# The Fundamental Premises of Efficient Linear Regression and Applying Regression

Open Access

Year : 2023 | Volume :9 | Issue : 2 | Page : 21-26
By

### Chanchal

1. Student, Department of Mechanical Engineering, Noida International University, Greater Noida, Uttar Pradesh, India

#### Abstract

Linear regression is a statistical technique for estimating the value of a dependent variable from an independent variable. Linear regression is a way to assess how two variables are related. A dependent variable is predicted using this modelling technique based on one or more independent factors. Many analyses are based on linear regression. Sometimes the data must be changed to satisfy the needs of the analysis, or extra room must be made for the X variable’s high uncertainty. Alternative robust nonparametric approaches can be utilised if the conditions for linear regression analysis are not satisfied. When the straight line in a data set passes through the origin at 0, 0, simplified equations can be applied. The most common method for predicting the value of the Y variate at any value of the X variate is linear regression. However, occasionally, an inverse prediction is required, which requires a different strategy.

## Keywords: Linear regression, standard deviation. Mahalanobis, least squares, dependent variable.

[This article belongs to Trends in Machine design(tmd)]

How to cite this article: Chanchal , The Fundamental Premises of Efficient Linear Regression and Applying Regression tmd 2023; 9:21-26
How to cite this URL: Chanchal , The Fundamental Premises of Efficient Linear Regression and Applying Regression tmd 2023 {cited 2023 Jan 30};9:21-26. Available from: https://journals.stmjournals.com/tmd/article=2023/view=91746

#### References

1. Fahrmeir L, Kneib T, Lang S. 2nd edition. Berlin, Heidelberg: Springer; 2009. Regression-Modelle, Methoden und Anwendungen.
2. Bortz J. 6th edition. Heidelberg: Springer; 2004. Statistik für Human-und Sozialwissenschaftler.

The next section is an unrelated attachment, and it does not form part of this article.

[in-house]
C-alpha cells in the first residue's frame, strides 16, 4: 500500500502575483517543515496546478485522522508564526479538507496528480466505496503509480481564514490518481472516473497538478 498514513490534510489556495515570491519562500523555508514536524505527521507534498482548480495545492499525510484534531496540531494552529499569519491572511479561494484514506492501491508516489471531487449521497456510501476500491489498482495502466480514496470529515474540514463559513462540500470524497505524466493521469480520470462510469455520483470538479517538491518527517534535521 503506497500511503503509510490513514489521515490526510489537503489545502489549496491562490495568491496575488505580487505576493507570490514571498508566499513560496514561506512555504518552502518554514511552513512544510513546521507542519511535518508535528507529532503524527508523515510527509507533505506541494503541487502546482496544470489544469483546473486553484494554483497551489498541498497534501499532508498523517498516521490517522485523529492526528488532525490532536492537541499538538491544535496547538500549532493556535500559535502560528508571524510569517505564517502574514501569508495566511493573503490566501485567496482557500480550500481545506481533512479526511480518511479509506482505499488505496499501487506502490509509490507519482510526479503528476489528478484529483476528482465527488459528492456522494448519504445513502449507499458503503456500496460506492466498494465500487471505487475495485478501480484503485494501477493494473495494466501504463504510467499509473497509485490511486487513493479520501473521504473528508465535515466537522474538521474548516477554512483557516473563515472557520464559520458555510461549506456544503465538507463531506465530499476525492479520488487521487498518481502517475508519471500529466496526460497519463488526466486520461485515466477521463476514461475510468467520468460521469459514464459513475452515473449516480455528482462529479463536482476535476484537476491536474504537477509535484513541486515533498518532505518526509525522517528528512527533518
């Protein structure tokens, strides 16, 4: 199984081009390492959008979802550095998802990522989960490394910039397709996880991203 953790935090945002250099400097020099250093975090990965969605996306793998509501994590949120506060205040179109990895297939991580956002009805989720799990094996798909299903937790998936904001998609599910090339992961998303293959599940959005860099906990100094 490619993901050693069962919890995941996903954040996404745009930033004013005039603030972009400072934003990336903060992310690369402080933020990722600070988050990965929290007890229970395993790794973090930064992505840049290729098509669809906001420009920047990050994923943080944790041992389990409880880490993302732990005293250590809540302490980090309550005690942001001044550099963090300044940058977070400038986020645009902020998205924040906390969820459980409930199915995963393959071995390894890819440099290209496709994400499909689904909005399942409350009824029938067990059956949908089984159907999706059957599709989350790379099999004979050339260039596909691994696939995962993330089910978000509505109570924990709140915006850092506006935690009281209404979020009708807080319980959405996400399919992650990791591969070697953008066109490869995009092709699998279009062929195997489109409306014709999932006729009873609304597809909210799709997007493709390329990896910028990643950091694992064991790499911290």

3. Selvin S. Epidemiologic Analysis. Oxford University Press. 2001.
4. Bender R, Lange S. Was ist ein Konfidenzintervall? Dtsch Med Wschr. 2001; 126.
5. Sir Bradford Hill A. The environment and disease: Association or Causation? Proc R Soc Med.1965; 58: 295–300.
6. Carpenter JR, Kenward MG. Missing Data in Randomised Controlled Trials: A practical guide Birmingham, Alabama: National Institute for Health Research. http://www.pcpoh.bham.ac.uk/ publichealth/methodology/projects/RM03_JH17_MK.shtml.PublicationRM03/JH17/MK. 2008.
7. EMEA. Poiints to consider on multiplicity issues in clinical trials. www.emea.europa.eu/pdfs/human/ewp/090899en.pdf.
8. Horn M, Vollandt R. Stuttgart: Gustav Fischer Verlag; 1995. Multiple Tests und Auswahlverfahren.
9. Pedhazur, Elazar J (1982). Multiple regression in behavioral research: Explanation and prediction (2nd ed.). New York: Holt, Rinehart and Winston. ISBN 978-0-03-041760-3.
10. Mathieu Rouaud, 2013: Probability, Statistics and Estimation Chapter 2: Linear Regression, Linear Regression with Error Bars and Nonlinear Regression.
11. National Physical Laboratory (1961). “”Chapter 1: Linear Equations and Matrices: Direct Methods””. Modern Computing Methods. Notes on Applied Science. Vol. 16 (2nd ed.). Her Majesty’s Stationery Office.

Regular Issue Open Access Article

## Trends in Machine design

ISSN: 2455-3352
 Volume 9 Issue 2 Received September 23, 2022 Accepted September 30, 2022 Published January 30, 2023